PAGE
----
London - Russian stocks plunged 5 percent on Friday and debt insurance costs hit their highest in nearly two years, denting emerging markets across the board, on nervousness about the impact of likely Western sanctions on Russia.
US Secretary of State John Kerry and Russian Foreign Minister Sergei Lavrov will meet in London on Friday, in an attempt to make diplomatic headway before a referendum on Sunday on Ukraine's Crimea region joining Russia, which the West says is illegal.
The Russia/Ukraine stand-off was hitting general sentiment towards emerging markets.
“Investors are on the back foot,” said Thu Lan Nguyen, emerging FX strategist at Commerzbank in Frankfurt.
“There's no panic, but there is a lot of uncertainty.”
The MSCI emerging equities index fell 1 percent to five-week lows and was on course for a weekly loss of 3.5 percent, its worst weekly performance since June 2013.
Russian stocks fell 5 percent to their lowest since 2009 and five-year credit default swaps rose 18 basis points to 285 bps, their highest since June 2012, according to Markit.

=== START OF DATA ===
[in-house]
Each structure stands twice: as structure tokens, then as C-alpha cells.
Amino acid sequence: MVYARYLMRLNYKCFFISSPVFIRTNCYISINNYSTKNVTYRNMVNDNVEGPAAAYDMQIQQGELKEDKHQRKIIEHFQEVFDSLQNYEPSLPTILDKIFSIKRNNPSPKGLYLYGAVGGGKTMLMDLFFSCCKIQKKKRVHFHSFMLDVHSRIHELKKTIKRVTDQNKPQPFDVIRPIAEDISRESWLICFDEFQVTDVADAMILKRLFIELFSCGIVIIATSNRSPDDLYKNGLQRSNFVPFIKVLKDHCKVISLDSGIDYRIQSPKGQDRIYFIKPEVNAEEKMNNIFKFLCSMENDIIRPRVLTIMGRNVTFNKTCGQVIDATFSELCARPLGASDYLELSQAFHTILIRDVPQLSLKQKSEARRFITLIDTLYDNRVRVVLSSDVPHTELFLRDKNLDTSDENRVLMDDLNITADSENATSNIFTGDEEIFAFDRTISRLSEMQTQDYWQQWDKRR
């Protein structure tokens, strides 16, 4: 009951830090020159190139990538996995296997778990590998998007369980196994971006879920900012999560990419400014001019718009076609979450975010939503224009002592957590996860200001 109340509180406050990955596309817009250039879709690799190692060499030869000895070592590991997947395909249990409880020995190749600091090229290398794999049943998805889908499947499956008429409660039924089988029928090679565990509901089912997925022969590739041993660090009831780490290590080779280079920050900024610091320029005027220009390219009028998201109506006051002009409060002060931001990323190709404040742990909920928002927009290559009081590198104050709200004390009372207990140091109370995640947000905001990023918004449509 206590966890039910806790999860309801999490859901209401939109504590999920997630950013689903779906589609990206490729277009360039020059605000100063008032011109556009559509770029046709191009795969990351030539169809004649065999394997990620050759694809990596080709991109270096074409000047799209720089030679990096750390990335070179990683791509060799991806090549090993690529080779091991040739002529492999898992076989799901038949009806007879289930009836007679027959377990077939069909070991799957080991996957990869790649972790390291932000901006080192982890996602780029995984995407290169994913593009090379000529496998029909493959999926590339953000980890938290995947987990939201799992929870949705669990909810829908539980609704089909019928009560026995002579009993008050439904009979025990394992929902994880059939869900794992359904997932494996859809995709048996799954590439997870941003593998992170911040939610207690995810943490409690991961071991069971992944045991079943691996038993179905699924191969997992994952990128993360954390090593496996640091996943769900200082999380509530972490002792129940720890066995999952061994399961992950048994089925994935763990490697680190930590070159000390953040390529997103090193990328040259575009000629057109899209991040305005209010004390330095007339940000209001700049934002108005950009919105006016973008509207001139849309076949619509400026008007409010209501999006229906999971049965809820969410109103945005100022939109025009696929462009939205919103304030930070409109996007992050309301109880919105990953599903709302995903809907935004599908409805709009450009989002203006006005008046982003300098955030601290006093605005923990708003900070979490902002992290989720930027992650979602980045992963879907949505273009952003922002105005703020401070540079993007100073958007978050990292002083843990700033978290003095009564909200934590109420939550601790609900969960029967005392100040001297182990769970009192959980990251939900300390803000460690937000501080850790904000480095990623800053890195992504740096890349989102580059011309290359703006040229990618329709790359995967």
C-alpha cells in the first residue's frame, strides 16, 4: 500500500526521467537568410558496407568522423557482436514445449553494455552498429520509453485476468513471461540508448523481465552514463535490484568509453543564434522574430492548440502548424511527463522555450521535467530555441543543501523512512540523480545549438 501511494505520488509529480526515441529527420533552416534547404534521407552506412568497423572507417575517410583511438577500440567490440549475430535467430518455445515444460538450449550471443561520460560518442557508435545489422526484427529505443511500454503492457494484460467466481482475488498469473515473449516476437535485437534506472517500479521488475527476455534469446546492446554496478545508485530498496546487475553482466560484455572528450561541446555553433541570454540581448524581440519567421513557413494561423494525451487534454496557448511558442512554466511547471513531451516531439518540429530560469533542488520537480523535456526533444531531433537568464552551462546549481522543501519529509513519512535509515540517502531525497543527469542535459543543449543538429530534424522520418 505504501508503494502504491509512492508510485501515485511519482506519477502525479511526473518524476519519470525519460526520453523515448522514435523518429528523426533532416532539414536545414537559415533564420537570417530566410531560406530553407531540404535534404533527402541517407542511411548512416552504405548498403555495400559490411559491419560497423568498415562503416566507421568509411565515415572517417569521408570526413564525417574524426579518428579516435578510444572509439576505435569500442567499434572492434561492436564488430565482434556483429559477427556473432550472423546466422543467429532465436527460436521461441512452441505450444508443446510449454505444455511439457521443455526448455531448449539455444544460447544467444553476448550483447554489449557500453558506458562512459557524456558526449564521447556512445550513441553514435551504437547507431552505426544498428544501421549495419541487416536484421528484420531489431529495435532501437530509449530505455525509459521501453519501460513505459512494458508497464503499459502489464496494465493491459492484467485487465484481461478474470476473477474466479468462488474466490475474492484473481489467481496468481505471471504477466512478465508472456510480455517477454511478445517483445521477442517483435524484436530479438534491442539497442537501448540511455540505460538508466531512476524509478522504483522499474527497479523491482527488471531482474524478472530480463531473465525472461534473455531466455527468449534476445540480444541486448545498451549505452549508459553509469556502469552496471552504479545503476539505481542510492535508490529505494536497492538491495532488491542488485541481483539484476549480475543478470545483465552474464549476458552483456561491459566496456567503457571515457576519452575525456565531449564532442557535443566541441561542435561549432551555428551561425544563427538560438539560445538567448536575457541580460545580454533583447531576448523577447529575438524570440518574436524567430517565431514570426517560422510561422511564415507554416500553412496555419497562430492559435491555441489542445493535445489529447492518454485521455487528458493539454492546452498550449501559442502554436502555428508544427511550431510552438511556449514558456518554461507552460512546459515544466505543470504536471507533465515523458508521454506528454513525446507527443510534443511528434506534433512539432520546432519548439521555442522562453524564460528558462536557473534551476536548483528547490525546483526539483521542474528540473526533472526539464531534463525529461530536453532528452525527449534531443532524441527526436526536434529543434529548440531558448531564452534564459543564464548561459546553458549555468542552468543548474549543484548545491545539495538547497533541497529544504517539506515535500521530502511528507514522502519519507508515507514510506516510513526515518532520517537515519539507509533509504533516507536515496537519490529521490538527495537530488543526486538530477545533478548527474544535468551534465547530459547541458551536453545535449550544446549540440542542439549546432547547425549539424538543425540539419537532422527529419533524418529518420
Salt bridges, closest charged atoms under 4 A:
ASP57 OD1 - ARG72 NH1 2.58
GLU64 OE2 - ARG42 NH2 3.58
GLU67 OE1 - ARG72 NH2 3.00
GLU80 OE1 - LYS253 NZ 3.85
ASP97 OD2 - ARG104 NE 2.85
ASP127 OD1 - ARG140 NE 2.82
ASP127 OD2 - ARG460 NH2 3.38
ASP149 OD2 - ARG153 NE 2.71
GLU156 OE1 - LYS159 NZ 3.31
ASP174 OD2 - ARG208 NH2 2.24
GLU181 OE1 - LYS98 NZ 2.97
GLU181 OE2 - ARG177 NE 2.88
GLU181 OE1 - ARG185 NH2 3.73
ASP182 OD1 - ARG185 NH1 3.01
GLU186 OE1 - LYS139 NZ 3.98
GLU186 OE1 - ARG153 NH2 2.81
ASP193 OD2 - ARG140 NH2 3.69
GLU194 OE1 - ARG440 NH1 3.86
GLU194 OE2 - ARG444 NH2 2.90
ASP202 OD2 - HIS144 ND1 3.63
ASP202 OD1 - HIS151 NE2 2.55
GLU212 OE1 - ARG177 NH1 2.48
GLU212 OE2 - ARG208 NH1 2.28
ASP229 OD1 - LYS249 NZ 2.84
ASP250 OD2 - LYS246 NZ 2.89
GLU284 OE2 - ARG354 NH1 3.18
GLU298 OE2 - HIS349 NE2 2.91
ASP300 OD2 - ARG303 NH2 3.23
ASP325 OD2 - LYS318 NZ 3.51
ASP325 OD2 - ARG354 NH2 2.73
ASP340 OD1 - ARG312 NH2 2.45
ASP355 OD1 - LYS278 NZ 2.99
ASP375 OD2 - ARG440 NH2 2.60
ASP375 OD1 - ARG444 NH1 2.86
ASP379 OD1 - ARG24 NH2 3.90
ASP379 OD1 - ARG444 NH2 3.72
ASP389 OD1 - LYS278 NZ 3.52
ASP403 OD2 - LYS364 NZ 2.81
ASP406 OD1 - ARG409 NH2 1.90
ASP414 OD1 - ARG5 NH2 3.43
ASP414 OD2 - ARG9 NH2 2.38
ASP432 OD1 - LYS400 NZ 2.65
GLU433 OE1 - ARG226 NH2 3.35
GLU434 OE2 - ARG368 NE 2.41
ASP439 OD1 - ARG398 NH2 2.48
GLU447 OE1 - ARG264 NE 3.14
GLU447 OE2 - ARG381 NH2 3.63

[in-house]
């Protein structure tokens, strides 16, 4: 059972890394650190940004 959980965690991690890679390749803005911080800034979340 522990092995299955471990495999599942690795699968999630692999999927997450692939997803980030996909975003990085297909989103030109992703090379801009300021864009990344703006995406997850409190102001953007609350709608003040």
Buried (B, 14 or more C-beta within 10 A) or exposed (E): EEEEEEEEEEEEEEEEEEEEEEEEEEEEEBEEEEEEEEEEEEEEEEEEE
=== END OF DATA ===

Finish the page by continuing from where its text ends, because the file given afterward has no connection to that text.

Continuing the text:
Offshore rouble contracts have been attracting a premium, as investors grow nervous about the functioning of Russian markets.
“Sanctions could mean lower growth in Russia, due to more expensive and less easily available finance, and a growing role for the state in the economy, while heightened security tension could impact global growth,” said analysts at Morgan Stanley in a client note.
Some analysts say sanctions could push Russia's already slowing economy into recession.
Ukrainian dollar bonds fell by up to a point but were off recent record lows, and the hryvnia weakened.
The Polish zloty approached six-week lows against the euro.
The Turkish lira inched lower within recent ranges, following civil unrest this week ahead of local elections. - Reuters